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Meet our new Ocean Observatory Technician

We would like to welcome Jo Goodman to the CMOP team. She joins us from the University of California, Santa Barbara, where she recently recieved a Master's degree in Marine Science.

Jo has been appointed Ocean Observatory Technician with the field team in Astoria. She will assist in deploying and maintaining the SATURN observation network in the Columbia River estuary, plume and shelf.

ESP Revealed

This is Clair, our new Environmental Sample Processor (ESP). She is a field-deployable system – developed by the Monterey Bay Aquarium Research Institute (MBARI) and commercialized by Spyglass – that will be used to collect water samples from the Columbia River estuary, concentrate microorganisms or other particles of interest, analyze them using molecular techniques, and transmit the results. We are working on a story about how CMOP plans to use modeling to decide when the ESP should take samples.

In the meantime, here is a photo of Spyglass Chief Information Architect, Paul Janecek and CMOP scientists, Mariya Smit, Charles Seaton, and Vena Hayes going over the functionality of the ESP.

Researchers at Ocean Sciences Meeting

OSM 2012CMOP researchers are presenting this week at the 2012 Ocean Sciences Meeting, an international gathering of science experts. This is a major venue for CMOP to exchange scientific knowledge with more than 4,000 attendees.

Science Under Wraps

You may need ESP to know what is under the pink plastic covering.

What I do know is that CMOP is one of only a few select research labs in the world that has this device and it will advance our research capabilities in molecular biological analyses.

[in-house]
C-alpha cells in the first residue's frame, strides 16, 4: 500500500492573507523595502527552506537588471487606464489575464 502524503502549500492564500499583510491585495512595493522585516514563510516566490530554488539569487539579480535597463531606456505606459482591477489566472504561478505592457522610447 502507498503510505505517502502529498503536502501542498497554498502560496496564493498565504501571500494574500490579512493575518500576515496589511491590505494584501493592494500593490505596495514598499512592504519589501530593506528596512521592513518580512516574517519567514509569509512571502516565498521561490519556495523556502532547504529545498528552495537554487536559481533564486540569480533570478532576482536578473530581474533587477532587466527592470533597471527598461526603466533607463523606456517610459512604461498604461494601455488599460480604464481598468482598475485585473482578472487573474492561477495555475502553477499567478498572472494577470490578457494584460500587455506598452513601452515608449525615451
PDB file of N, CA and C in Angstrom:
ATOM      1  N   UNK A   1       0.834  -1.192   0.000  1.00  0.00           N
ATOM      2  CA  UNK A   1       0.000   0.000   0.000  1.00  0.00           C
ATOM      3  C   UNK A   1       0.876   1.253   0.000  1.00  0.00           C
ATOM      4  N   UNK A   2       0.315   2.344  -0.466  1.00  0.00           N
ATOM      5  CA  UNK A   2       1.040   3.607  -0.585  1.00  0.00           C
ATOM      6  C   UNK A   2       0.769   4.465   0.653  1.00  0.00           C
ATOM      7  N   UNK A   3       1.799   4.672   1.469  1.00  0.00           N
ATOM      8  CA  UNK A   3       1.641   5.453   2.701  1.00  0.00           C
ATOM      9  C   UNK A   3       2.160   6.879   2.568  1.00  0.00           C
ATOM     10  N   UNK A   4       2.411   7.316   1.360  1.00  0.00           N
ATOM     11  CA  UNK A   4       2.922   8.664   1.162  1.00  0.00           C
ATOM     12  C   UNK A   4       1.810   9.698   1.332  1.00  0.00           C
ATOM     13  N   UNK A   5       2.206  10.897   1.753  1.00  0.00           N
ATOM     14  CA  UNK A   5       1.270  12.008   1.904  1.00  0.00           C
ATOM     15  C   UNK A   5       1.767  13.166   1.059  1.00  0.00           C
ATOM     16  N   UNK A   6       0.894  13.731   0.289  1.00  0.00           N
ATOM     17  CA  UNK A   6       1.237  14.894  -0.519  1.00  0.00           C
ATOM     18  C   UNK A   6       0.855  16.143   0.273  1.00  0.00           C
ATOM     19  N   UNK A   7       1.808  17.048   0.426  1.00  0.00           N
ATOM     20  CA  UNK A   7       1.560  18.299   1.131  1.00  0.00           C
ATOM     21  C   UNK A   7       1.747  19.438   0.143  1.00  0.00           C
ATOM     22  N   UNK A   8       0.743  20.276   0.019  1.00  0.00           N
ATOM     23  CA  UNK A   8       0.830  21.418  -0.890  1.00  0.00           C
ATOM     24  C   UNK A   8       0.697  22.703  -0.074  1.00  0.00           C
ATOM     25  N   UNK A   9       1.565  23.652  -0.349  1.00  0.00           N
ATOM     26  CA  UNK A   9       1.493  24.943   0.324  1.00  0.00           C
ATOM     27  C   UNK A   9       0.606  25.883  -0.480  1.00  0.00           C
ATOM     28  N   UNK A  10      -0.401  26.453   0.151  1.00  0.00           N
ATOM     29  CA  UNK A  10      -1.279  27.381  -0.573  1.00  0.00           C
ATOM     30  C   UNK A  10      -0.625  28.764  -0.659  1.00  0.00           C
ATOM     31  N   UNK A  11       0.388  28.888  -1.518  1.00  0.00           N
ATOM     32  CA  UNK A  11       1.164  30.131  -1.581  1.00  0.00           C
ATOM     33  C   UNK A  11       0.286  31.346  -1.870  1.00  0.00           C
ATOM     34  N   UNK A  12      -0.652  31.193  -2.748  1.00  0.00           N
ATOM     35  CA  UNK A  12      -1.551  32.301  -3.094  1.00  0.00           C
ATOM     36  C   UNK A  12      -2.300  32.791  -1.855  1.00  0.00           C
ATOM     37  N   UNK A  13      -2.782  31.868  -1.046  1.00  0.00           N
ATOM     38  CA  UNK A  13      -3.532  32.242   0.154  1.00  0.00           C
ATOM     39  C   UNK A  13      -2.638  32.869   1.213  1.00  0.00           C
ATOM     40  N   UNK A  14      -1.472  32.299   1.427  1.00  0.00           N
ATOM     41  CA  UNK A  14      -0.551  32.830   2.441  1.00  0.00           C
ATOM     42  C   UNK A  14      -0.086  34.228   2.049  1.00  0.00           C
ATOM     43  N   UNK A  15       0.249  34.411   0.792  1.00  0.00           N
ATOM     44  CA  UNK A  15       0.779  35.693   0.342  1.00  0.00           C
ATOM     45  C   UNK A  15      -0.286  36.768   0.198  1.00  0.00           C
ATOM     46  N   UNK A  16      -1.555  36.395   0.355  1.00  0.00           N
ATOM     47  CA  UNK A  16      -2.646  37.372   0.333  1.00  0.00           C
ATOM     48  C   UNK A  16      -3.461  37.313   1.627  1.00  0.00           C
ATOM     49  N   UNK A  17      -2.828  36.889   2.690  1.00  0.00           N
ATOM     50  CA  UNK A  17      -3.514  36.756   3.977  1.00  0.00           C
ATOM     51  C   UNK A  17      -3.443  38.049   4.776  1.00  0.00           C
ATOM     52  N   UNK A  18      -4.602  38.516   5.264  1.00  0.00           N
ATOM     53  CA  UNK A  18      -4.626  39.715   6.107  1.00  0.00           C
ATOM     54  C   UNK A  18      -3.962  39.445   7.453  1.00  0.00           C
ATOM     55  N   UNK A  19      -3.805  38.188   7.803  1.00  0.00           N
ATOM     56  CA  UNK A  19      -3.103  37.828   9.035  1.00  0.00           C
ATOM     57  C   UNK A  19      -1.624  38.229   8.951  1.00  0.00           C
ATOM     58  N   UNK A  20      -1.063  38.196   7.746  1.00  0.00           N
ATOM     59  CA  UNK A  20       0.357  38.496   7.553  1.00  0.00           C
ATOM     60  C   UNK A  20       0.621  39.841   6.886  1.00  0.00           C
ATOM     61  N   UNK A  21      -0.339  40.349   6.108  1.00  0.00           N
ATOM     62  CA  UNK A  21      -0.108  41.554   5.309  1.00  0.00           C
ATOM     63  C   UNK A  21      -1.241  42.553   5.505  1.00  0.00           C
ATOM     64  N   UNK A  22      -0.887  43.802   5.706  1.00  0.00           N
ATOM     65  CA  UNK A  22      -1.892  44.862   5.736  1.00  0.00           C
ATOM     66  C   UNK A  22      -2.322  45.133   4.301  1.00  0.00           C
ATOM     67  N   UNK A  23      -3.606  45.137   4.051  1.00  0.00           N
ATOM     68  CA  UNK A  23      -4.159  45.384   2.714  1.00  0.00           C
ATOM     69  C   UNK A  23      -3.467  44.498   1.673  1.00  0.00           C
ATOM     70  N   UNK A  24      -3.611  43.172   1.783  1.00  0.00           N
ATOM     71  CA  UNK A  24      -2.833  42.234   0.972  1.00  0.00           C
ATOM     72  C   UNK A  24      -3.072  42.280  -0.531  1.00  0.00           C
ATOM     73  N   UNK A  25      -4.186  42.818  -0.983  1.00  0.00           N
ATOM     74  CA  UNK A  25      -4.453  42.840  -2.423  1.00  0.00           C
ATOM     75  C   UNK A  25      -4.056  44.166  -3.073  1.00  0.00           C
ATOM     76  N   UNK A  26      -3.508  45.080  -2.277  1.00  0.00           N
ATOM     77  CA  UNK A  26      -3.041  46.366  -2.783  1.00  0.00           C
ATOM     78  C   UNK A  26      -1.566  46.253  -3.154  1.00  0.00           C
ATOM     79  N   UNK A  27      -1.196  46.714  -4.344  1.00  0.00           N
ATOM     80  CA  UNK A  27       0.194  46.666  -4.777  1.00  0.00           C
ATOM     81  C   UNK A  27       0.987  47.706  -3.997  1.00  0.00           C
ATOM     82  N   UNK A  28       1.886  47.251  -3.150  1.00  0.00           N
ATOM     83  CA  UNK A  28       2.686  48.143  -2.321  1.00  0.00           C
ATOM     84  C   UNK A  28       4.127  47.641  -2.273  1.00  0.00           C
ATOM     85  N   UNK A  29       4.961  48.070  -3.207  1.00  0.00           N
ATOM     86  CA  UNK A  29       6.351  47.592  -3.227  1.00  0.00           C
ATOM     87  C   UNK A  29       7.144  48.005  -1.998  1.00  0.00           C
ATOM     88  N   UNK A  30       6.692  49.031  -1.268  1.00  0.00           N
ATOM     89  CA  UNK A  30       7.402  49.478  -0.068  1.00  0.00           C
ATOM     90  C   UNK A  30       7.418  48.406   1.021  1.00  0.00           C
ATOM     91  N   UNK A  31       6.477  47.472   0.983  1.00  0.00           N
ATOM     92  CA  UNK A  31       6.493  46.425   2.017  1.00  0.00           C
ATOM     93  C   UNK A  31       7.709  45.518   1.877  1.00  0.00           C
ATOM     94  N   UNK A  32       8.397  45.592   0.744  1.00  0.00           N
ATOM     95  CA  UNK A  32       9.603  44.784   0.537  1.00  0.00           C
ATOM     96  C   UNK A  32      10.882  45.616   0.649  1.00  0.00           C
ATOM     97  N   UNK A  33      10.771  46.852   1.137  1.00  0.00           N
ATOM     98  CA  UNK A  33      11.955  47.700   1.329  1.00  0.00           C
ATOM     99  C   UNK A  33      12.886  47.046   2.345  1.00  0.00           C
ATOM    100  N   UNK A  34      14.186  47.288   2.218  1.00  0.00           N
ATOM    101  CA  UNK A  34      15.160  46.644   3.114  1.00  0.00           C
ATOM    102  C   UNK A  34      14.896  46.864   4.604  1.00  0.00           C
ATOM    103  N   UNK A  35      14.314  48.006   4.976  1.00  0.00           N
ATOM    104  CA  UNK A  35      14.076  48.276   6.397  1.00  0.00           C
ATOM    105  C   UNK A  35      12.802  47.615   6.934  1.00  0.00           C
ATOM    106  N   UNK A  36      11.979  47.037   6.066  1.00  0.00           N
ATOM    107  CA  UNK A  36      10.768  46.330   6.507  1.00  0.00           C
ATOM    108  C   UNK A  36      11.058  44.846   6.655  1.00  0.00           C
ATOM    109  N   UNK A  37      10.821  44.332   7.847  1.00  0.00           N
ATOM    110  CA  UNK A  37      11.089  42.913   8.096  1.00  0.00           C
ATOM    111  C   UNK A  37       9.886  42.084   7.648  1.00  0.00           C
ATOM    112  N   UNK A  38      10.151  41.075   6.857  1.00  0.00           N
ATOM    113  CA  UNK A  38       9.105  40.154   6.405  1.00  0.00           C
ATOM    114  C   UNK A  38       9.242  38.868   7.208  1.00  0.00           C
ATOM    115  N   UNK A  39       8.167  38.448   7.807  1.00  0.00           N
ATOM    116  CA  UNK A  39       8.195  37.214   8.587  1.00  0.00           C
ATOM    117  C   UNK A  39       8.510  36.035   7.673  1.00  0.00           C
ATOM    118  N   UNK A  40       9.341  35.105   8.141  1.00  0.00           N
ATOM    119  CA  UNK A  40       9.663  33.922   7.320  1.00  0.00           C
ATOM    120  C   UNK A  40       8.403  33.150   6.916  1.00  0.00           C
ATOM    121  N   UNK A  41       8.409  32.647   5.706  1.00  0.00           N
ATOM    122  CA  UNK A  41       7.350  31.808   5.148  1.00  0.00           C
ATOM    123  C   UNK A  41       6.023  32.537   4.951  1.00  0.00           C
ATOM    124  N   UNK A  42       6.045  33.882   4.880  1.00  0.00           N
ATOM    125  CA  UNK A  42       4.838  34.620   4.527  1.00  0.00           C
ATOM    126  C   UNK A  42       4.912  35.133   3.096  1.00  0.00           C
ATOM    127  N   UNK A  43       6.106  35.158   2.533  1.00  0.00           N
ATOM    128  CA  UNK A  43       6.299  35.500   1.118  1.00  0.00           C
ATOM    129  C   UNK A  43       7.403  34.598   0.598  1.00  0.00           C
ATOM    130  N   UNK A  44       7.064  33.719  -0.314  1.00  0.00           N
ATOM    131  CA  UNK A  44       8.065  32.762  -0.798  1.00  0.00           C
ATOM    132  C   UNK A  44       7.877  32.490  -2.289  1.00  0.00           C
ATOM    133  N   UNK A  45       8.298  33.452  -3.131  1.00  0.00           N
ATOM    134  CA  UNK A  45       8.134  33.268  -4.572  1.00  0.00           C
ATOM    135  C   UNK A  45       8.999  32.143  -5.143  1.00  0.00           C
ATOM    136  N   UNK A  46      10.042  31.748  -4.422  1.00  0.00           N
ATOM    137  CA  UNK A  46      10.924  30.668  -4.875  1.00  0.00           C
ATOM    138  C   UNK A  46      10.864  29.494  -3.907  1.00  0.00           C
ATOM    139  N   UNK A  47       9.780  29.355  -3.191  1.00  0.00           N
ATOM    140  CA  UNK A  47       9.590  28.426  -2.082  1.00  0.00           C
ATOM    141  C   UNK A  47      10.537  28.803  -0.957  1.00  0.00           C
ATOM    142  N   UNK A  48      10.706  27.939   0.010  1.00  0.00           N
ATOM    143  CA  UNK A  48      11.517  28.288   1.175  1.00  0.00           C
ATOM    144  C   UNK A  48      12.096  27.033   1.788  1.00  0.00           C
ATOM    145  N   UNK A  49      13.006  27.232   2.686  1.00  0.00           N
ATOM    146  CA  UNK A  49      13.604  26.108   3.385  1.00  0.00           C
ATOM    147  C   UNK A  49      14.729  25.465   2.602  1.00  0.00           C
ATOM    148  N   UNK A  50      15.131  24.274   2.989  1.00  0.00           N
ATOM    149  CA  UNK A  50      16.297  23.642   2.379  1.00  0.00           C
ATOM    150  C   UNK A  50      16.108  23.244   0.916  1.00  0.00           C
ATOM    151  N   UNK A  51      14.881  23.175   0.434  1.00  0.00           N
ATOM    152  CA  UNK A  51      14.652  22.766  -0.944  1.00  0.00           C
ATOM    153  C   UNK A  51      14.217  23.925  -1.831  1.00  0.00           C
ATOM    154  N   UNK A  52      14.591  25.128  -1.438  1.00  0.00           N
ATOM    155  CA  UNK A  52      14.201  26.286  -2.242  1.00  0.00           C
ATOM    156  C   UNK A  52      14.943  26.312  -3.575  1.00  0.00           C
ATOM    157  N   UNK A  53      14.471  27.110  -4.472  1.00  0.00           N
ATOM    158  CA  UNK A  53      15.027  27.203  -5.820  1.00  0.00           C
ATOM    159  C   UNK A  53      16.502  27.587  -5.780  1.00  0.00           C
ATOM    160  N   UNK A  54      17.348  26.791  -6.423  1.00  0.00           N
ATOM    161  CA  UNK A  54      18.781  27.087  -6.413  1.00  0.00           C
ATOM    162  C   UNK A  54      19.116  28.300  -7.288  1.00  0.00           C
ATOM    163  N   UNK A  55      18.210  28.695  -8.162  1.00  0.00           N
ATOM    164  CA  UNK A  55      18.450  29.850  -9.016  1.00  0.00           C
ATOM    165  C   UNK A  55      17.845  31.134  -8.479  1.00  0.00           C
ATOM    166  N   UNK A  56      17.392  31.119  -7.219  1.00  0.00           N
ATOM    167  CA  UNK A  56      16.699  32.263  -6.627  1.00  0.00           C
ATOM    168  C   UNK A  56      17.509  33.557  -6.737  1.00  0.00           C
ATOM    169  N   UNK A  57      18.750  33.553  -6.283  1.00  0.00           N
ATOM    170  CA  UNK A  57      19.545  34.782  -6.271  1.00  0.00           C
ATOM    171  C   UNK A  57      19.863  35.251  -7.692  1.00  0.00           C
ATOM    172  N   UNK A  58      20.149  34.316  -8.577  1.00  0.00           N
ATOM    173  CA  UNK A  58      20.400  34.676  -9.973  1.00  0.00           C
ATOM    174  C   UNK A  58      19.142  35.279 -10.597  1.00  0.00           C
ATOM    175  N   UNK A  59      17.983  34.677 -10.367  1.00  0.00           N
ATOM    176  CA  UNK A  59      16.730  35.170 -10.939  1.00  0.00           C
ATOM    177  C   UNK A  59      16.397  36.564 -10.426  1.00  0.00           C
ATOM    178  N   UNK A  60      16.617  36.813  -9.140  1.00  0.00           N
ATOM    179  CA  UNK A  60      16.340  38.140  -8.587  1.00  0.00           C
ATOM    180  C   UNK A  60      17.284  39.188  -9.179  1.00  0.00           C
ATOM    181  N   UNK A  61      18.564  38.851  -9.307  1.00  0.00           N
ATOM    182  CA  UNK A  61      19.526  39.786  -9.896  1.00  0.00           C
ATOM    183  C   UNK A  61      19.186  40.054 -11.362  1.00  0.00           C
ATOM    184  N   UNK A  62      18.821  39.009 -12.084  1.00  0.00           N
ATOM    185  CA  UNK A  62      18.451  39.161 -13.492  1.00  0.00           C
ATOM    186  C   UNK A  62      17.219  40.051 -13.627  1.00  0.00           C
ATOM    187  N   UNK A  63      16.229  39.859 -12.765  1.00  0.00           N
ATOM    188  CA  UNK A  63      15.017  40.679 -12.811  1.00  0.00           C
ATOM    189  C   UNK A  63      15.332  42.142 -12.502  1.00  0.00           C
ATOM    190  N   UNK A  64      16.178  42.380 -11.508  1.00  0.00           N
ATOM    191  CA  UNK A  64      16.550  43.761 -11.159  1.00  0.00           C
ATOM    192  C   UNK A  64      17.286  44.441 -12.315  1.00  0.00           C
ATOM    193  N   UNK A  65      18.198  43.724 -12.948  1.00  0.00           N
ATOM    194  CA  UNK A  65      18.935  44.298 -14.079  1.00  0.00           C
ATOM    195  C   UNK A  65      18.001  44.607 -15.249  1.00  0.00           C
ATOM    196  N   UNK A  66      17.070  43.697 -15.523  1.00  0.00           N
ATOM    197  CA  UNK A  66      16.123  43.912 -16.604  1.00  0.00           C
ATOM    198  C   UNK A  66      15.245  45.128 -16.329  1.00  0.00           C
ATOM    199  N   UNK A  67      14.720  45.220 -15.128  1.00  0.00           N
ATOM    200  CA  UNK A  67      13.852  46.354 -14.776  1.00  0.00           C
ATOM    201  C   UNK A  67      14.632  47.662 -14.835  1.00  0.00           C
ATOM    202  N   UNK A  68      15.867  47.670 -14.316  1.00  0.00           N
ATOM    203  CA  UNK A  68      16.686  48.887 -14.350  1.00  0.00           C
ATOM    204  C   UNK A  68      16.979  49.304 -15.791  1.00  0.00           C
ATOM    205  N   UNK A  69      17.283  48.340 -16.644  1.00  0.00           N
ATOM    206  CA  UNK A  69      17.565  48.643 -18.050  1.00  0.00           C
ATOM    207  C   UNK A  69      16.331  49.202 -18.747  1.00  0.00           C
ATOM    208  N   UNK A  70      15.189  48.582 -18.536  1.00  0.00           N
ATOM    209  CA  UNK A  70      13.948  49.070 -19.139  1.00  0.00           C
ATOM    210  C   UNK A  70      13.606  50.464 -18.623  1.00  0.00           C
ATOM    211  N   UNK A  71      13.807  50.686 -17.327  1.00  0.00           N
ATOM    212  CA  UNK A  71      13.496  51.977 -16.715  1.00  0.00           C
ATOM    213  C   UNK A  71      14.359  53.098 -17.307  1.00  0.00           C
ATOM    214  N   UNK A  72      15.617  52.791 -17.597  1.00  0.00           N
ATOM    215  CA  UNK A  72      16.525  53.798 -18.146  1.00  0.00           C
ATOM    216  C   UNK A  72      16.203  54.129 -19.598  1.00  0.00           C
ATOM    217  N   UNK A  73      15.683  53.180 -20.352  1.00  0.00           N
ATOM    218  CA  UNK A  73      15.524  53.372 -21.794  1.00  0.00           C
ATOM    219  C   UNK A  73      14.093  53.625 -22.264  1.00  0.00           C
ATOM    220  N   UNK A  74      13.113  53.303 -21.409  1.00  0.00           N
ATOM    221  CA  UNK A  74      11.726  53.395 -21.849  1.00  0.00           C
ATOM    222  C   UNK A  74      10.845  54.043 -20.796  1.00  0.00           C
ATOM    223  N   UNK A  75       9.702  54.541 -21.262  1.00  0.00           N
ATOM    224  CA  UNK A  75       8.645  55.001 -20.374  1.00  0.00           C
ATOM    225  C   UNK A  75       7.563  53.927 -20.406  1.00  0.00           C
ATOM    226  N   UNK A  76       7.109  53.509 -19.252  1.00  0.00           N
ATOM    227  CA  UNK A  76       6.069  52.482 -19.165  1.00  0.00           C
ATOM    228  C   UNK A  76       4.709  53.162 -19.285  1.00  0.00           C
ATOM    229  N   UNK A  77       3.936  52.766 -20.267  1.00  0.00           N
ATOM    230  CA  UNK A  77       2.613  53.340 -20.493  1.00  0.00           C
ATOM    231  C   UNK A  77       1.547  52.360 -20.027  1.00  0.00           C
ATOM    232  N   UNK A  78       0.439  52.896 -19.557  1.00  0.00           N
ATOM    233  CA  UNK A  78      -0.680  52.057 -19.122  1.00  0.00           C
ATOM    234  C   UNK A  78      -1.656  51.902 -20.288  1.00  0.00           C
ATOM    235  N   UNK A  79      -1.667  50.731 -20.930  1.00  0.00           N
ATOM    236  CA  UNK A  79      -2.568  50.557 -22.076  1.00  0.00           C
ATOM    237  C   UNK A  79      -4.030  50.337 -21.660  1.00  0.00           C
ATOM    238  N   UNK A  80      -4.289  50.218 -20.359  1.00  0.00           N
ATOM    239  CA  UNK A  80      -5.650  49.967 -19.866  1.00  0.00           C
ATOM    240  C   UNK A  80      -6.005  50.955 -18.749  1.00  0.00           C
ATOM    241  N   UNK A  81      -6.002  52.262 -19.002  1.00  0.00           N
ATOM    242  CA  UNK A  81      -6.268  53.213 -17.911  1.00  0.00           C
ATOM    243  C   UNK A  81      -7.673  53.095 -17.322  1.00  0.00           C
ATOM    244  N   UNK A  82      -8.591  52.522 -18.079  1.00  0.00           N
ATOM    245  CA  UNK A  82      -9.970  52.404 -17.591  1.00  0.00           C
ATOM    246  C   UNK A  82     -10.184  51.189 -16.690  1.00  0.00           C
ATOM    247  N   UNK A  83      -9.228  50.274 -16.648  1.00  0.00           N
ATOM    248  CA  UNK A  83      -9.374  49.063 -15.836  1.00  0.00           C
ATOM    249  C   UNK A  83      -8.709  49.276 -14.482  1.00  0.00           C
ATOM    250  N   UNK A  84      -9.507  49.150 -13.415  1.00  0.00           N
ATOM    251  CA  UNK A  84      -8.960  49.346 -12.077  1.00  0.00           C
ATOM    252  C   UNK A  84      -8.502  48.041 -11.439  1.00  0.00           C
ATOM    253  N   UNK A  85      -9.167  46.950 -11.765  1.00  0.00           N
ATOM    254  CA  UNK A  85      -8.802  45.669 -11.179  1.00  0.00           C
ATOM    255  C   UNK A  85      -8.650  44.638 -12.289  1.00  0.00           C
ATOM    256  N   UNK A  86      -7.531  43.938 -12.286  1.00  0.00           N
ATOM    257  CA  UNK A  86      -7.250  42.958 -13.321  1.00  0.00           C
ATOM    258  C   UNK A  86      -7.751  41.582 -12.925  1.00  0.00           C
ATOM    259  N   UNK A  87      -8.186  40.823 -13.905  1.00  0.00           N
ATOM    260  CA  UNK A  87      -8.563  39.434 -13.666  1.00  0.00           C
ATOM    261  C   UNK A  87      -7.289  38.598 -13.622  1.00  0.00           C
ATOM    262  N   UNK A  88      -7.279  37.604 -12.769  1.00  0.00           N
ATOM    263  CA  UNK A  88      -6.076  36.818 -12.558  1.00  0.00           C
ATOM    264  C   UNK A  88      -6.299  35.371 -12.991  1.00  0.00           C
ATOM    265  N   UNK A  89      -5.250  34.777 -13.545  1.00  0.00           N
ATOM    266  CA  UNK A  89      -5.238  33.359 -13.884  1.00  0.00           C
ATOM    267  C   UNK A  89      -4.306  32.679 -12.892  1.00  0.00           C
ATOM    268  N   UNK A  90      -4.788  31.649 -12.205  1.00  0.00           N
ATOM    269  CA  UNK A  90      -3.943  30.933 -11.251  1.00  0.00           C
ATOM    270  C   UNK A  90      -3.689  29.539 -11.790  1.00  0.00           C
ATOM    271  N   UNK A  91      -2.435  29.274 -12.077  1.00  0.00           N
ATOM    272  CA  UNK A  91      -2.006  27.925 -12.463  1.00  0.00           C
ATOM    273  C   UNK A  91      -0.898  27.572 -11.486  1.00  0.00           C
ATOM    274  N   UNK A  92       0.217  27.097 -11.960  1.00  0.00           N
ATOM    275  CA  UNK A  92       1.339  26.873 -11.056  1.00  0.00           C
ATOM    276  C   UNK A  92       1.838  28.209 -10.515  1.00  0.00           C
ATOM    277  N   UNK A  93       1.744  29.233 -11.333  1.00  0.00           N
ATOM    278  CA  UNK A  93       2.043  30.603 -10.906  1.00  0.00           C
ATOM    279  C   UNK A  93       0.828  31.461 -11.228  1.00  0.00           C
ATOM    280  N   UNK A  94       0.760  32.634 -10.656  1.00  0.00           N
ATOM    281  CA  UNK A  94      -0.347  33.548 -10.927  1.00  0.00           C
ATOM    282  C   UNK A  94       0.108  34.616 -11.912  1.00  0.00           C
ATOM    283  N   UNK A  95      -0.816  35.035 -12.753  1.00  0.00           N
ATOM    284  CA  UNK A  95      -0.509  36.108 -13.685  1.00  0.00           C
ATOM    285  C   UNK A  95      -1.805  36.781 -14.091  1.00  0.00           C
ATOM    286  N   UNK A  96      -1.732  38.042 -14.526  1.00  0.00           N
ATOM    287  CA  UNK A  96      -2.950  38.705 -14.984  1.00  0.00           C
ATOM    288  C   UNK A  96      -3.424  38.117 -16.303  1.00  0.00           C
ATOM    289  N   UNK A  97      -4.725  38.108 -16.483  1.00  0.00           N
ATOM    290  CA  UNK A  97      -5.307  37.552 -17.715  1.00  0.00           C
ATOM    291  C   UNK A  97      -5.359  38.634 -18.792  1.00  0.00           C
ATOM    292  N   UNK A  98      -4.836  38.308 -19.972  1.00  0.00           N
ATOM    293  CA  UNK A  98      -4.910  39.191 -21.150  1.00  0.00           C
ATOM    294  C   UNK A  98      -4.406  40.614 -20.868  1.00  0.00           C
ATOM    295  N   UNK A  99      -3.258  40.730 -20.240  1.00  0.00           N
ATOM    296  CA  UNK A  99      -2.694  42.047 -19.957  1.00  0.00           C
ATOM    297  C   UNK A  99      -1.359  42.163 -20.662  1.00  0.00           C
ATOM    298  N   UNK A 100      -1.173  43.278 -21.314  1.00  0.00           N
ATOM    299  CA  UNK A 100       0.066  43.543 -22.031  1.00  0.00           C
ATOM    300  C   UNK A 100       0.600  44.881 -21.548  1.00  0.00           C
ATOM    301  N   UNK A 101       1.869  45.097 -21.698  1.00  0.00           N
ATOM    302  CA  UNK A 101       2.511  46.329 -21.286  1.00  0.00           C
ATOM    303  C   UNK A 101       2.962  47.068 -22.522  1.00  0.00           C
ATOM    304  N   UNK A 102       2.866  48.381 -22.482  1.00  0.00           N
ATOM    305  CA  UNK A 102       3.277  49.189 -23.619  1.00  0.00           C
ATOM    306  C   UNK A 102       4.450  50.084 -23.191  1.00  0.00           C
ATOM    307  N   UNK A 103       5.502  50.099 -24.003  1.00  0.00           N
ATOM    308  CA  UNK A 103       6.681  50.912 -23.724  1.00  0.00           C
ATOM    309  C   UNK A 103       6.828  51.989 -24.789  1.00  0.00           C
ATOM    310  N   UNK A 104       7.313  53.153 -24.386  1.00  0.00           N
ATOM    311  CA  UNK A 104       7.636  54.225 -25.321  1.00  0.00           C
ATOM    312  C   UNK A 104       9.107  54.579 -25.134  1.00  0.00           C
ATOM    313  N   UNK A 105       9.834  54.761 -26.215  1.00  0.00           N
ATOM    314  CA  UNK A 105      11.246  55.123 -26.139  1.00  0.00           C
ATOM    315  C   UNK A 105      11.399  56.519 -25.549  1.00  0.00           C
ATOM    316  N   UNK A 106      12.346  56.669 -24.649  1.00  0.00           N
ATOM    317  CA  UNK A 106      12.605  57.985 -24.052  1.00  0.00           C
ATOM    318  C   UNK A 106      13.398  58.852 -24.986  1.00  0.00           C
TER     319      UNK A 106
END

CMOP Products Listed on NANOOS

NANOOSThree CMOP products have been recently added to the Northwest Association of Networked Ocean Observing Systems (NANOOS) products page.

Tsunami App

AppA mobile version of "NANOOS Tsunami Evacuation Zones" for Android - a project developed by Northwest Association of Networked Ocean Observing Systems (NANOOS) with support from CMOP - has been released and available at the Android market.

Tale of a Bioswale

NAYA students plant bioswale

I spent the day with students from the Native American Youth Association’s (NAYA) Early College Academy as they installed a bioswale on the school grounds. Bioswales are landscape elements designed to remove silt and pollution from surface runoff water. This is part of their environmental science class project for the year that is co-sponsored by CMOP.

The Plan

Red Water -The Movie

See red water blooms for yourself. Watch scientists Lydie Herfort and Victoria Campbell study red water blooms in the Columbia River estuary.

The Hunt for Red Water

Magnified image of Myrionecta rubra

Look at all those microscopic red cells. OK. I know what you are thinking. The image is black and white. But let me tell you, those cells aren't and when they are in full bloom they turn the Columbia river estuary red. They are called Myrionecta rubra and - ready for some science jargon - are a neritic, planktonic ciliate. Late in the summer they create impressive non-toxic, red blooms. CMOP is trying to learn if they could be used as an early warning signal for changes in the environment.

Click here to learn more about the research.

Alder in the Ocean

Sitka mooring deployed

This is the final day of the research campaign. The scientific team and ships crew successfully deployed the NANOOS/CMOP NH10 buoy called Alder. It is equipped with sensors that read wind speed, temperature, relative humidity, solar radiation, and barometric pressure above the water line. Below the water line is a downward looking Acoustic Doppler Current Profiler and several sensors that read temperature, conductivity, pressure, and dissolved oxygen at various depths.


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